UCP leader Danielle Smith informed the media the Supreme Court of Canada is "unlikely" to hear another legal challenge of the federal carbon tax.
When asked if she would consider it, Smith said: "I have to seek guidance on that."
"My initial guidance was that the Supreme Court is unlikely to hear another case on a similar matter so close after rendering a judgment," she confirmed. In March 2021, the Supreme Court upheld the federal carbon tax in a 6-3 decision despite legal challenges from Alberta, Saskatchewan and Ontario.
In a CBC interview last October, Smith opened the possibility of the province re-litigating the Supreme Court on the federal carbon tax. She told the state broadcaster it could be in the cards if presented with "new information," according to legal advice she received.
The UCP leader told reporters Friday that they need to look at some things.
"We have new information. We have a war in Ukraine. We have a global world increase in prices. We have global instability. We have an affordability crisis," she said, adding a legal challenge of the carbon tax is one way to address affordability and inflation.
Smith wrote to Prime Minister Justin Trudeau last November to highlight her concerns about another carbon tax hike. She demanded Ottawa cancel its planned and gradual tripling of the carbon tax as it contributed to higher inflation and borrowing costs for Albertan households.
"It's to make life more painful for the poor and the powerless, and with that tax set to go up again in the middle of winter, when inflation is eating more and more into your hard-earned dollars," said the UCP leader. In March, the Bank of Canada Governor, Tiff Macklem, confirmed the carbon tax added 0.4% to inflation.
"We do not want to see the price of everything go up, especially for our seniors on fixed incomes during the winter months," continued Smith.
On May 4, Rebel News asked UCP candidate Brian Jean if further conversations had occurred. He pivoted to explain how expensive the carbon tax is for Albertans.
"The UCP is always going to stand up for Albertans, and the carbon tax is something that puts a tax on everything and makes life more expensive," said Jean.
According to the Parliamentary Budget Officer (PBO), the typical Albertan household will lose $2,773 annually from the carbon tax in 2030. Its upper quintile will pay $7,402 after accounting for the carbon rebate that year — the highest cost nationwide.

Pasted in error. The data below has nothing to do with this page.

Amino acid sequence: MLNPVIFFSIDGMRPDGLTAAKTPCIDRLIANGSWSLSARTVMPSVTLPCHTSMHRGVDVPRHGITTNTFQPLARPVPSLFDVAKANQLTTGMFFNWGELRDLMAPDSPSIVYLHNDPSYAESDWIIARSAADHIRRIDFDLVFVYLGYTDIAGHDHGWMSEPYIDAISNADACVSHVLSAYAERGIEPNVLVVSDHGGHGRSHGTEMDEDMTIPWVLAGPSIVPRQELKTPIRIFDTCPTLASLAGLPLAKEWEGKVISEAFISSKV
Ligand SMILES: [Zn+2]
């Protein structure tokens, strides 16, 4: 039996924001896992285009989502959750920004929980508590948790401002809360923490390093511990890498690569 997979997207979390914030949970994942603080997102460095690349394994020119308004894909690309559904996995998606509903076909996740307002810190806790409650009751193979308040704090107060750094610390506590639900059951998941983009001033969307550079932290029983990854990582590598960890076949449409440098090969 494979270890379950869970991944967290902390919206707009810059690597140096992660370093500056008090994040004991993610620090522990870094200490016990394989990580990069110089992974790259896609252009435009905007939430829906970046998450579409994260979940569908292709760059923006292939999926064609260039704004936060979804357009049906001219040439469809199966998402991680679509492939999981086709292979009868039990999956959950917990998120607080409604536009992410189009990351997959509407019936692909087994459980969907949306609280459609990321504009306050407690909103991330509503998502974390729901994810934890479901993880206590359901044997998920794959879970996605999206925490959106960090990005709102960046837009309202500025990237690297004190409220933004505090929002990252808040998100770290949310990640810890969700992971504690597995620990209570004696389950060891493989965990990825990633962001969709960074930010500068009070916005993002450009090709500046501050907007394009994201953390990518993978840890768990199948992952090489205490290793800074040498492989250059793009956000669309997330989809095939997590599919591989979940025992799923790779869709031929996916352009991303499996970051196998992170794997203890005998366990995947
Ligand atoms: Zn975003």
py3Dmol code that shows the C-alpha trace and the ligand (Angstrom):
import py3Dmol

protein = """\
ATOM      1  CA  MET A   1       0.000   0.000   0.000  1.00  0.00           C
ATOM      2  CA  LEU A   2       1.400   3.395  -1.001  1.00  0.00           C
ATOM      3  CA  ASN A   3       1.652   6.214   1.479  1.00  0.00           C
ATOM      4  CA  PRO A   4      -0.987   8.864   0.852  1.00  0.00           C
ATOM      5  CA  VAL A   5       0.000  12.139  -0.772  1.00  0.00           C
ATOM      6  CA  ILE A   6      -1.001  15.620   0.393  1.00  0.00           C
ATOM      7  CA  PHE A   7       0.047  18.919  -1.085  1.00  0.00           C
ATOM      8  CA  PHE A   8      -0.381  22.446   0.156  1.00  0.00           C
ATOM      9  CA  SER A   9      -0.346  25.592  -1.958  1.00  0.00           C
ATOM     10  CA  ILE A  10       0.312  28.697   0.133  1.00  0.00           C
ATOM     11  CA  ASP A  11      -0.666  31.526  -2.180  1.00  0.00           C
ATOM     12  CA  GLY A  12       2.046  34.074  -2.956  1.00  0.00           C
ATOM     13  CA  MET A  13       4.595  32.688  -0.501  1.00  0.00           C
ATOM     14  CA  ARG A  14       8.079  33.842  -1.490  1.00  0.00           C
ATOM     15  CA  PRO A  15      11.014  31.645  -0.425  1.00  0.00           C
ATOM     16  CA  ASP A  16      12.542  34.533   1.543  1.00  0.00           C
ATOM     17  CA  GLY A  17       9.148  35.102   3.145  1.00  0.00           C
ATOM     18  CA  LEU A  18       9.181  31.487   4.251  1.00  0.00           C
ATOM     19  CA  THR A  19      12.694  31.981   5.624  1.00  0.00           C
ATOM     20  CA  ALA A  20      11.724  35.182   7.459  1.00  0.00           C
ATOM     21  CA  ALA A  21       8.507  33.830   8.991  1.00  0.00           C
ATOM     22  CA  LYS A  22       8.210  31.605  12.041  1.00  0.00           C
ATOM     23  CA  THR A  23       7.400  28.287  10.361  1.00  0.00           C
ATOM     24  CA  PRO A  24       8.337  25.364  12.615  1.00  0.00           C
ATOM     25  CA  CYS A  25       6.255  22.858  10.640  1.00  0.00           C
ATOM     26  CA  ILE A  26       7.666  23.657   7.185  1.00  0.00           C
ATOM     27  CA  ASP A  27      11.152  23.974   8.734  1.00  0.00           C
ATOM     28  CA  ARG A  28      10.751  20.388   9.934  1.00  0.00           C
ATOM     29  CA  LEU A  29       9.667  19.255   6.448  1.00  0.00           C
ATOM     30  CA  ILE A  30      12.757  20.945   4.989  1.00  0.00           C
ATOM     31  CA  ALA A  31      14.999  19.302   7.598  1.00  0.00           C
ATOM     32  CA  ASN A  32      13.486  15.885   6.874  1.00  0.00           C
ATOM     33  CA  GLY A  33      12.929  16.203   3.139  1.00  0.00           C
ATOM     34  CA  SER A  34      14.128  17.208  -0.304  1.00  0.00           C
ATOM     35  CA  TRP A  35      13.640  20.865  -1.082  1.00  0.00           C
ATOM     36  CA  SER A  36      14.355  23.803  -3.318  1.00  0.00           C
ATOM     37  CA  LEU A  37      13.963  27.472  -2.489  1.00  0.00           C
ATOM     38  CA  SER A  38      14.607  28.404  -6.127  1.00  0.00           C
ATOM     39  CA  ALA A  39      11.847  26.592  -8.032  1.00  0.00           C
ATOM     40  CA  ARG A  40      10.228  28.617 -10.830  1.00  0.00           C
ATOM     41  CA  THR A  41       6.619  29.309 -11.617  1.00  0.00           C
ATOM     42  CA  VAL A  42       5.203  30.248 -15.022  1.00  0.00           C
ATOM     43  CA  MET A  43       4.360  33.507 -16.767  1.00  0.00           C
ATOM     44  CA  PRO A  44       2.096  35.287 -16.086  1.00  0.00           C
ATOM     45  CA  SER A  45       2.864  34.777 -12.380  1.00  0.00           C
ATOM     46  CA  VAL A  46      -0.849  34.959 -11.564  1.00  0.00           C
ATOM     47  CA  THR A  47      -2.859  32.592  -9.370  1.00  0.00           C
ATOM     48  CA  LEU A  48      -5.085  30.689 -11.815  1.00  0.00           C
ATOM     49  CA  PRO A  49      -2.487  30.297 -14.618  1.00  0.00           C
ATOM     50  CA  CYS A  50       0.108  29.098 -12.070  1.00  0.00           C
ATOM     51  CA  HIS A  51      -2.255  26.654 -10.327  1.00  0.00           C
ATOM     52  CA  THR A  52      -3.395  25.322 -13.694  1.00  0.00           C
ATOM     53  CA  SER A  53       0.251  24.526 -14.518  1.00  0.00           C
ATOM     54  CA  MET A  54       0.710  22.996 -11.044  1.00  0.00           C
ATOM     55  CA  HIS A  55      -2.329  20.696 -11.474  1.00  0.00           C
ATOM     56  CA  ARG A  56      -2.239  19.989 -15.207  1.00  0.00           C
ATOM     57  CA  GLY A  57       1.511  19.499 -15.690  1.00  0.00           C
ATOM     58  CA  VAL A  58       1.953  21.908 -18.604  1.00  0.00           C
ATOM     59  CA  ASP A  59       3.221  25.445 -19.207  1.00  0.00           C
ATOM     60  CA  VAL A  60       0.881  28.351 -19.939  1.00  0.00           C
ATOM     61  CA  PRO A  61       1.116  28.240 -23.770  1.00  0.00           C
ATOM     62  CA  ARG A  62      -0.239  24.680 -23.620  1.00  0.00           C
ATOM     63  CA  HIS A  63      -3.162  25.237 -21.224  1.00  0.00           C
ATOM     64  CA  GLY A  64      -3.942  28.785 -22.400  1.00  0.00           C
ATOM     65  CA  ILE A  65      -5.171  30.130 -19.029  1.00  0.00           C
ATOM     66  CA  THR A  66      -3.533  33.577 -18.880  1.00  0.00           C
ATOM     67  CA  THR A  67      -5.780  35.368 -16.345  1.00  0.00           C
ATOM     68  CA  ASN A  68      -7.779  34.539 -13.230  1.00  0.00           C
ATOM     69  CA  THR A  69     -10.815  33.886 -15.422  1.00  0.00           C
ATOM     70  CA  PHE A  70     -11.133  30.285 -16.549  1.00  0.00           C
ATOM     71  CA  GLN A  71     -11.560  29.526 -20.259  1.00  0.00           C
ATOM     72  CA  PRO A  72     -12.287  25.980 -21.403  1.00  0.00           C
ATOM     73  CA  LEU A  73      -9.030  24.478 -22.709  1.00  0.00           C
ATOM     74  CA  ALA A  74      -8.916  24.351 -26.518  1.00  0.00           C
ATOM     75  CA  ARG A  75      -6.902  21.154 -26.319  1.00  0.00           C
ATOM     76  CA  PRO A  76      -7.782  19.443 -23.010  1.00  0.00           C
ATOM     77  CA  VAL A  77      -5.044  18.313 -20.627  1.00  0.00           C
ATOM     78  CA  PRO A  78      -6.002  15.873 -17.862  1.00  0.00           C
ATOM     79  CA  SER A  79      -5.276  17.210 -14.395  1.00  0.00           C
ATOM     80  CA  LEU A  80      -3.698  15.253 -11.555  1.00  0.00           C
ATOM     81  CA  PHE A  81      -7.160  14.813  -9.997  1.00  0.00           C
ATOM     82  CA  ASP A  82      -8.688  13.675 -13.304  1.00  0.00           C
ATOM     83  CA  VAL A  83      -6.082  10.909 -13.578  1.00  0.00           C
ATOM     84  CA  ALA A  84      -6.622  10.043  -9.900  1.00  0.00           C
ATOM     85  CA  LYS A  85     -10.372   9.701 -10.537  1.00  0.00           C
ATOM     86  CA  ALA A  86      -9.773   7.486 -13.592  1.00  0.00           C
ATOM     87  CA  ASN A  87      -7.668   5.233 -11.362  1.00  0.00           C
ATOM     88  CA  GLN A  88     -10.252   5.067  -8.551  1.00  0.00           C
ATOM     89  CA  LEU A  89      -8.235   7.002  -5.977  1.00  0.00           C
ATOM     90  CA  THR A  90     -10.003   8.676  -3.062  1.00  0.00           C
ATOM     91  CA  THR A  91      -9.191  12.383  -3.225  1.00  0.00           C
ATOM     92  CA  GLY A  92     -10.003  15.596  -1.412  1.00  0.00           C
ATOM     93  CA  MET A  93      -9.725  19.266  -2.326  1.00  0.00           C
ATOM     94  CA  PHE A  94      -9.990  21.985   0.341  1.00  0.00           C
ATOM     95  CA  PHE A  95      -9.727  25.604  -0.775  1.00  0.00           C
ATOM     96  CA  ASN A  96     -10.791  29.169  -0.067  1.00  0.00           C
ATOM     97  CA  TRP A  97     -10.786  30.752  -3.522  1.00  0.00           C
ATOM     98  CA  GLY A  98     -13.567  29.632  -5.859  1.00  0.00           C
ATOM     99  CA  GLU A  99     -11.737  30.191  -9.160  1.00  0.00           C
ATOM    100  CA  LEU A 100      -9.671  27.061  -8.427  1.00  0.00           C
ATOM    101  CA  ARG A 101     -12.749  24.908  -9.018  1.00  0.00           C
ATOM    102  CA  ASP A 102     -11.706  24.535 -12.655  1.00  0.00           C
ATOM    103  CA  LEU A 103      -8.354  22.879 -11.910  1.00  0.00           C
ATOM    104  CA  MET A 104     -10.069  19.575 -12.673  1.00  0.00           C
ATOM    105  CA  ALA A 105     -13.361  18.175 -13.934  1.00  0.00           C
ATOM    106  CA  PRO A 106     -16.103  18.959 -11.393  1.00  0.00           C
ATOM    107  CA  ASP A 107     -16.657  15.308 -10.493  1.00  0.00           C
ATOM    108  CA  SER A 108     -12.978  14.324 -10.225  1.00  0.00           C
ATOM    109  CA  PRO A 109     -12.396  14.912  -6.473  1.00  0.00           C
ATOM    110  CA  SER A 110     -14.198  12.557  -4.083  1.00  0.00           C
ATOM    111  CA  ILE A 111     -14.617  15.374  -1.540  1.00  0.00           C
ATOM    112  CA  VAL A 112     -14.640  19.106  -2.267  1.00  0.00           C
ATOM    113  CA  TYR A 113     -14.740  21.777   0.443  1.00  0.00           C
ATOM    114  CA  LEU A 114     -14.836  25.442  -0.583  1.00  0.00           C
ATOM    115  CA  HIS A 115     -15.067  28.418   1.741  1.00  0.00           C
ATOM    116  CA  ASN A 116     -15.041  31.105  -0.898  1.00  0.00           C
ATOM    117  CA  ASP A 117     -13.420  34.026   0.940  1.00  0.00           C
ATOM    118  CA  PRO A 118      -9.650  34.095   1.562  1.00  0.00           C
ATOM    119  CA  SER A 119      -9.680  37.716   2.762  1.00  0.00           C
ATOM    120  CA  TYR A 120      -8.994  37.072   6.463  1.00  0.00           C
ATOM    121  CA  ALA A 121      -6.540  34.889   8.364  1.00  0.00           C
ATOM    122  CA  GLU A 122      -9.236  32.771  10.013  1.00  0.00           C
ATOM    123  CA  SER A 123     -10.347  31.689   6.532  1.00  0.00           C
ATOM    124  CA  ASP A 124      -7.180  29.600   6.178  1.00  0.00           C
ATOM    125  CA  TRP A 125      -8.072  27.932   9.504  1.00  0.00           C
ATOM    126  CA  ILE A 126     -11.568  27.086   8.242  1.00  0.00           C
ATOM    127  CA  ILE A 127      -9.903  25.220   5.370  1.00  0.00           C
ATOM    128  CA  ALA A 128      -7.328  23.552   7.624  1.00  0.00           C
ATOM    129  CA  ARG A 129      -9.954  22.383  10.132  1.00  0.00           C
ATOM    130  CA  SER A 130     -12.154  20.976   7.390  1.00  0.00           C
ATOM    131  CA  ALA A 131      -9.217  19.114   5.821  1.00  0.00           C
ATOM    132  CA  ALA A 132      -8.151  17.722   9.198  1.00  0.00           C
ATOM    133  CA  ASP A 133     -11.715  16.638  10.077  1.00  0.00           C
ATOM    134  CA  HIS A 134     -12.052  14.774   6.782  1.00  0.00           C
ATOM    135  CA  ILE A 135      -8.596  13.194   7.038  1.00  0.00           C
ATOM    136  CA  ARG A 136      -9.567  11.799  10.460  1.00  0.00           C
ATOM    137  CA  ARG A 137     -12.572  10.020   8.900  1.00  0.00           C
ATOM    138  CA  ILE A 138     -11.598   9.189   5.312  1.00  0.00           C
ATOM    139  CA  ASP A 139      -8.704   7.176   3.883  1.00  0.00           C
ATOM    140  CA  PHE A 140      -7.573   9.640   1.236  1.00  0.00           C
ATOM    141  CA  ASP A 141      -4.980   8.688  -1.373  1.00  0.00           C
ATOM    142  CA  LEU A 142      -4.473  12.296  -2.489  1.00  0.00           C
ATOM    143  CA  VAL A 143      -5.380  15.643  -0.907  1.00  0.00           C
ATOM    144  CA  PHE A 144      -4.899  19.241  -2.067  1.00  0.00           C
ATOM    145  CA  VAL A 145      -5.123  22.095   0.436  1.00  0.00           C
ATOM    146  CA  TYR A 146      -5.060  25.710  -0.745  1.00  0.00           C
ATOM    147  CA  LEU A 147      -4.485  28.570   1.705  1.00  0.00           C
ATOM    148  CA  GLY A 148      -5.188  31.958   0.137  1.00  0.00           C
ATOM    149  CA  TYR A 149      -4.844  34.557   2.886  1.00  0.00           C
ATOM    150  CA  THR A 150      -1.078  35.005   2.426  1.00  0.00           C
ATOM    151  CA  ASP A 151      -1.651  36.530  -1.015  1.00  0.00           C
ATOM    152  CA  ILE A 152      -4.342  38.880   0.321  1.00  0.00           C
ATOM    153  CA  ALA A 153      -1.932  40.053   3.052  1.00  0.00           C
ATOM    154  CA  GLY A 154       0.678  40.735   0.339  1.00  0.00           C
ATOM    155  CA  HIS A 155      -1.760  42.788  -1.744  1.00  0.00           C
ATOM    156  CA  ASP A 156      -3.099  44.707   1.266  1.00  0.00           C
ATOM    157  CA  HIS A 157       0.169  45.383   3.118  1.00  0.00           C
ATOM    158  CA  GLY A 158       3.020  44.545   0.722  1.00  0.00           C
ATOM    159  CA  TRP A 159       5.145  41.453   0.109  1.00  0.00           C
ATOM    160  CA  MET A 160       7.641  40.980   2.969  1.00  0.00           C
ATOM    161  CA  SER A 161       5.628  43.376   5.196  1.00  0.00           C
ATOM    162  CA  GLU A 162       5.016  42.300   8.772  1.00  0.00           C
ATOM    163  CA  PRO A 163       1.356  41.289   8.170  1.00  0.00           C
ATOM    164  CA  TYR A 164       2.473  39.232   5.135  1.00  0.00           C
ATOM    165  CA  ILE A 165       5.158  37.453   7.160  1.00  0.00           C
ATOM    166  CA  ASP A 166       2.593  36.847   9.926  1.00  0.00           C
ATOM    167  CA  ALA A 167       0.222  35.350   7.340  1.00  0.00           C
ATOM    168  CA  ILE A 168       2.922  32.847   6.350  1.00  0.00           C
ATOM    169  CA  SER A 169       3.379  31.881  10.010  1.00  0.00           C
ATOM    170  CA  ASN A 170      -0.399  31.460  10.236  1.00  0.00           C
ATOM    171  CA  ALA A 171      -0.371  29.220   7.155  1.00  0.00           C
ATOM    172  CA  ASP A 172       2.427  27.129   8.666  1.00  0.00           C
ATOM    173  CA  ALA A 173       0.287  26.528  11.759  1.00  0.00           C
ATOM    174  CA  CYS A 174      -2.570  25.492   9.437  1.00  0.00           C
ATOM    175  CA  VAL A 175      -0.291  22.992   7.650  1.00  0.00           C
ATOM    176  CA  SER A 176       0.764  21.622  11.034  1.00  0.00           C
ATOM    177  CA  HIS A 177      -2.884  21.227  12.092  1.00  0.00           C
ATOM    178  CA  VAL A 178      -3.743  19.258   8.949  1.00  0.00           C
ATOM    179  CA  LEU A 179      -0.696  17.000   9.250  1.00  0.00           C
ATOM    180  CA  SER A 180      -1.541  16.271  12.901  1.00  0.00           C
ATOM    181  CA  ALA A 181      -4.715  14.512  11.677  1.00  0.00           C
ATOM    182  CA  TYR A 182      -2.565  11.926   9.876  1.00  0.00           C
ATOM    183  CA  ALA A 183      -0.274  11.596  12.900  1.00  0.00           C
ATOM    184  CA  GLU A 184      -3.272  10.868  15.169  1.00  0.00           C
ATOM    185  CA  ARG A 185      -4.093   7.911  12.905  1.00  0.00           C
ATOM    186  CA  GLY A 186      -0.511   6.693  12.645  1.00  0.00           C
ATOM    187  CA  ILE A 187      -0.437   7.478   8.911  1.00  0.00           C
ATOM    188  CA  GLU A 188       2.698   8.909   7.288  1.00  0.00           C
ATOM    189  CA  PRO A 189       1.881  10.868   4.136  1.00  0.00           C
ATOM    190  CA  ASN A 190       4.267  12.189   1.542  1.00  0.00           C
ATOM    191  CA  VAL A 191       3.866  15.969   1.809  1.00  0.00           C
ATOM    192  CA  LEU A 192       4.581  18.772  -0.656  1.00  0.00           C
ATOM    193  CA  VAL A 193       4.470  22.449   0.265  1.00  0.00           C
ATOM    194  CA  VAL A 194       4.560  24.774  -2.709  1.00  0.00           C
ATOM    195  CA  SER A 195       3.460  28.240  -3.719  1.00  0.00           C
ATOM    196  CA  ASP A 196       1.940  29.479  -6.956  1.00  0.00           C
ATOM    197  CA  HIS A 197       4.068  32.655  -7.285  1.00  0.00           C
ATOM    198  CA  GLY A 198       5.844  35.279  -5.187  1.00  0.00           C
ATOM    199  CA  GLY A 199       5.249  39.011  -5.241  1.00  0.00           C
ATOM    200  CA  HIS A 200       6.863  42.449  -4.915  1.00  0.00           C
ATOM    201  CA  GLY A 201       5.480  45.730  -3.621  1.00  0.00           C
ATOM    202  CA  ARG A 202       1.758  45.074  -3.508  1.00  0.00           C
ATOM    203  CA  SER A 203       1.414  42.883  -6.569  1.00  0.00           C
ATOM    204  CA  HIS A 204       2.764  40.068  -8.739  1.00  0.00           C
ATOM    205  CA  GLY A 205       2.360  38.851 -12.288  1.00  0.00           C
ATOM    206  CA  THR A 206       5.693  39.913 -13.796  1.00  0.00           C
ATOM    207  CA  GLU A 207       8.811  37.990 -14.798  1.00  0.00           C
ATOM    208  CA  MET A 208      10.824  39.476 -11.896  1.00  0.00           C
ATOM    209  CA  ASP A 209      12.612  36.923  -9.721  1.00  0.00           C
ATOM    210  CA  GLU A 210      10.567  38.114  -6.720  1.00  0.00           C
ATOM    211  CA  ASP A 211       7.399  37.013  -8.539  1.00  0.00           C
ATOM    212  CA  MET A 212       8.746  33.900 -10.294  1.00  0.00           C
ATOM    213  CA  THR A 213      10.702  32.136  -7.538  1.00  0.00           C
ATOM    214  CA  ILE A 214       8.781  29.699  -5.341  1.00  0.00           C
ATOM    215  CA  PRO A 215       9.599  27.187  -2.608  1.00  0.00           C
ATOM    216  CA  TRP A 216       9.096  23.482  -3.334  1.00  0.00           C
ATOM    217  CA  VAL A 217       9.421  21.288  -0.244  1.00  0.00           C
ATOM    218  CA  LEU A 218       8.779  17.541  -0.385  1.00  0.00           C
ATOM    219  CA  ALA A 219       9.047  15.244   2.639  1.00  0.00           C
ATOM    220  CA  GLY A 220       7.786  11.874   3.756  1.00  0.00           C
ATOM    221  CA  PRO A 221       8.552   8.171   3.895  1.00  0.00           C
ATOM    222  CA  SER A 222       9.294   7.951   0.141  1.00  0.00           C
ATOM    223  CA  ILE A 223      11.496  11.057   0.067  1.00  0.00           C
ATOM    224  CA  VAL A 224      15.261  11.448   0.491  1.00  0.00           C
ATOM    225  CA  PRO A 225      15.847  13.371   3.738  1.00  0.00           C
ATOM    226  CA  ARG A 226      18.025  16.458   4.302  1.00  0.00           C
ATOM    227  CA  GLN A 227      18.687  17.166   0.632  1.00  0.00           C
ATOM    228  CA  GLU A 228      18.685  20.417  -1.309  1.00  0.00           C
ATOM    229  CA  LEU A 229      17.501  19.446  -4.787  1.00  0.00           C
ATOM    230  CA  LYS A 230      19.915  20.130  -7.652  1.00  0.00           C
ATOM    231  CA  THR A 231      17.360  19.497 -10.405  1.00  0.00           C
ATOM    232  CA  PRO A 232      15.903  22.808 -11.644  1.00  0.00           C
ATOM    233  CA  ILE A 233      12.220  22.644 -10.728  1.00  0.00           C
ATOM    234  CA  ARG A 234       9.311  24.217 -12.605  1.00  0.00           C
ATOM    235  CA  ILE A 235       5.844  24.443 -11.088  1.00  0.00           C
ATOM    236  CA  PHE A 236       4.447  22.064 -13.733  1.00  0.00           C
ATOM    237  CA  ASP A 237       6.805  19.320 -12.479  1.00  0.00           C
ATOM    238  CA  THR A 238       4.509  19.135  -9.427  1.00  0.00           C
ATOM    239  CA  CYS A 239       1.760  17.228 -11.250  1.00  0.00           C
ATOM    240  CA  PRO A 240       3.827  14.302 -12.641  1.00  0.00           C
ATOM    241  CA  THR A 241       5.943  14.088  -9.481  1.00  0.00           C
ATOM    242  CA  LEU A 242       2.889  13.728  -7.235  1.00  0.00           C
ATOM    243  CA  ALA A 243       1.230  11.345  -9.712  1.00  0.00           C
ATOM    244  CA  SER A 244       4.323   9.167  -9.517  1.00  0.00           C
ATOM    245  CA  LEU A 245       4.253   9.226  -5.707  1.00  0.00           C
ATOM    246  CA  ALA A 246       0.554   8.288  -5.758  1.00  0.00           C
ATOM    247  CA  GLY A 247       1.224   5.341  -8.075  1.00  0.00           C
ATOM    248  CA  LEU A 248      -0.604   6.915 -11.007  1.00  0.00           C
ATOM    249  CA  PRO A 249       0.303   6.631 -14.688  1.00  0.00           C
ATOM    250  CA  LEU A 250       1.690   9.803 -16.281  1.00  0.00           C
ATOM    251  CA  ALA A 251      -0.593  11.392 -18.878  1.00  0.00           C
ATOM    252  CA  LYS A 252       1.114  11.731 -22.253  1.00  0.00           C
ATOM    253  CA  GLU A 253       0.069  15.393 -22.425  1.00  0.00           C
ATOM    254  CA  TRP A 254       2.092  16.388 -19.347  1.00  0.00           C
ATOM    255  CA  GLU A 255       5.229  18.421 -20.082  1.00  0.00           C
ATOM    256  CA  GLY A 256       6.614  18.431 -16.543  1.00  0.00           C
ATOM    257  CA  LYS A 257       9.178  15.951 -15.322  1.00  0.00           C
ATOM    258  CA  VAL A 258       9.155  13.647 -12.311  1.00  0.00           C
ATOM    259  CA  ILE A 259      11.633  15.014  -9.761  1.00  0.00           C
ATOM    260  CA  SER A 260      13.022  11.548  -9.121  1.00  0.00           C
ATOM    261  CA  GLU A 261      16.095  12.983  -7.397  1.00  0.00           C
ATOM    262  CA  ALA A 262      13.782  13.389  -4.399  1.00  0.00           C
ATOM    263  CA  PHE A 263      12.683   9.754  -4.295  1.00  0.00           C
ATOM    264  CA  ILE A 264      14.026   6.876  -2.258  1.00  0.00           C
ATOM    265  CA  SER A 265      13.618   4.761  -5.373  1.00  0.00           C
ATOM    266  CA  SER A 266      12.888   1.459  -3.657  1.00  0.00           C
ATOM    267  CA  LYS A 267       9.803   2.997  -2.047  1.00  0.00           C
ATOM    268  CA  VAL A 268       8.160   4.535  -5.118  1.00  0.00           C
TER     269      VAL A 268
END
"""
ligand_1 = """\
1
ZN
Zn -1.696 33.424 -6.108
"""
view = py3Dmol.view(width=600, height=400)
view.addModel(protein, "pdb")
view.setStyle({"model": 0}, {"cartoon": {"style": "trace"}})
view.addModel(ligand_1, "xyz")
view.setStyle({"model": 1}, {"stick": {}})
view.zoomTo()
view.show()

The carbon tax currently costs Albertans 14.4 cents per litre of gas, up from 8.8 cents in 2021. That is expected to rise to 37.6 cents in 2030. Residents will pay 67.8 cents in fuel taxes per litre of gas at that time.
However, Québec only pays 9 cents per litre of gas as of April 1. By 2030, it will rise to 22.5 cents per litre of gas by 2030.
"It's become quite clear that the price the federal government has set is not the same in every province," added Smith. "Québec is going to have a much lower carbon tax price than Alberta, and I suppose if the federal government were going to interfere in this matter, the courts would frown on differential pricing."
The UCP leader added these decisions should be made at the local level and that they oppose a consumer carbon tax "for a good reason." She cited that the carbon tax will continue to increase electricity and home heating costs.
Despite Ottawa committing to a carbon tax "at a similar level of stringency" across the country, Québec will pay $97 per tonne in 2030. In contrast, Alberta and the rest of Canada will incur $170 per tonne of emissions.
On December 9, the UCP leader told reporters she would look at using the Alberta Sovereignty Act to investigate this discrepancy. The party has yet to confirm if or when that motion would be tabled.
"When you consider how everybody else is dealing with the carbon tax, this will hurt Albertans harder than anybody else in Canada, except for maybe Saskatchewan," added Jean. "We need to make sure Albertans realize this before the election."
On November 29, Smith announced the UCP would suspend the fuel tax from January to June 2023. She claimed it is "designed by the wealthy and well-connected" while not readily impacting their household finances as it does everyone else.
According to PBO Yves Giroux, the carbon tax "is a progressive tax." He said the top 60% of households pay more tax than they receive in rebates, while the bottom 40% receive more refunds than they pay — switching to only the bottom 20% in 2024/25.
"If you do the average, yeah, it's true, it's going to cost more money to people, but the people who are paying are the richest among us, which is exactly how the system was designed," federal Environment Minister Steven Guilbeault told CTV last month.
"The rich pay more for their carbon consumption and pollution, and we're supporting, through the transition, middle-class Canadians and low-income Canadians, and that's exactly what we're doing."
On May 11, Smith and the Alberta UCP extended the fuel tax suspension until the end of 2023 in a pledge to make "life more affordable" for Albertans.
Rebel asked if the party would consider extending it further. Smith said, "We want to gauge it based on our oil and gas prices and revenues."